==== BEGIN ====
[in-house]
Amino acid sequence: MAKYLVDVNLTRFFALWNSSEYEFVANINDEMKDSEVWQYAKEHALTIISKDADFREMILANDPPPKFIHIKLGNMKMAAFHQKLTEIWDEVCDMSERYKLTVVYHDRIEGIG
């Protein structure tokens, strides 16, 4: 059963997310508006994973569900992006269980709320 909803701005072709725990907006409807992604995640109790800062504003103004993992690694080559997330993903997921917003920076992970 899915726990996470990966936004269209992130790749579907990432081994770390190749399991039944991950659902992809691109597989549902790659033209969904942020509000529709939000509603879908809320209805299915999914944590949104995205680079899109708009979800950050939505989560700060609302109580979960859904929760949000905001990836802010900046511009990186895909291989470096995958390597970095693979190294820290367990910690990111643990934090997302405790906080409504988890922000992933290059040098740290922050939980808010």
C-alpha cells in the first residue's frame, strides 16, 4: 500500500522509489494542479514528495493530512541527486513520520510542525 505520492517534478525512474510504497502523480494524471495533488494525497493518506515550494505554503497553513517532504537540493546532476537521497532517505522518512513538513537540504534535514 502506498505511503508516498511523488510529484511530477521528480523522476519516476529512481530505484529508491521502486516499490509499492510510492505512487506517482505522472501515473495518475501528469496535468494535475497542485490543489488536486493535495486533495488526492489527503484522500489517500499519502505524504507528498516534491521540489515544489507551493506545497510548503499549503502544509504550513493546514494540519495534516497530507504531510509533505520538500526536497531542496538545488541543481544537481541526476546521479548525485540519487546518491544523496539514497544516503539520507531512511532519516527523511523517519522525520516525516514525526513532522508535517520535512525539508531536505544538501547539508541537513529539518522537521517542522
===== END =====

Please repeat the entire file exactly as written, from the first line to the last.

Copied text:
[in-house]
Amino acid sequence: MAKYLVDVNLTRFFALWNSSEYEFVANINDEMKDSEVWQYAKEHALTIISKDADFREMILANDPPPKFIHIKLGNMKMAAFHQKLTEIWDEVCDMSERYKLTVVYHDRIEGIG
């Protein structure tokens, strides 16, 4: 059963997310508006994973569900992006269980709320 909803701005072709725990907006409807992604995640109790800062504003103004993992690694080559997330993903997921917003920076992970 899915726990996470990966936004269209992130790749579907990432081994770390190749399991039944991950659902992809691109597989549902790659033209969904942020509000529709939000509603879908809320209805299915999914944590949104995205680079899109708009979800950050939505989560700060609302109580979960859904929760949000905001990836802010900046511009990186895909291989470096995958390597970095693979190294820290367990910690990111643990934090997302405790906080409504988890922000992933290059040098740290922050939980808010």
C-alpha cells in the first residue's frame, strides 16, 4: 500500500522509489494542479514528495493530512541527486513520520510542525 505520492517534478525512474510504497502523480494524471495533488494525497493518506515550494505554503497553513517532504537540493546532476537521497532517505522518512513538513537540504534535514 502506498505511503508516498511523488510529484511530477521528480523522476519516476529512481530505484529508491521502486516499490509499492510510492505512487506517482505522472501515473495518475501528469496535468494535475497542485490543489488536486493535495486533495488526492489527503484522500489517500499519502505524504507528498516534491521540489515544489507551493506545497510548503499549503502544509504550513493546514494540519495534516497530507504531510509533505520538500526536497531542496538545488541543481544537481541526476546521479548525485540519487546518491544523496539514497544516503539520507531512511532519516527523511523517519522525520516525516514525526513532522508535517520535512525539508531536505544538501547539508541537513529539518522537521517542522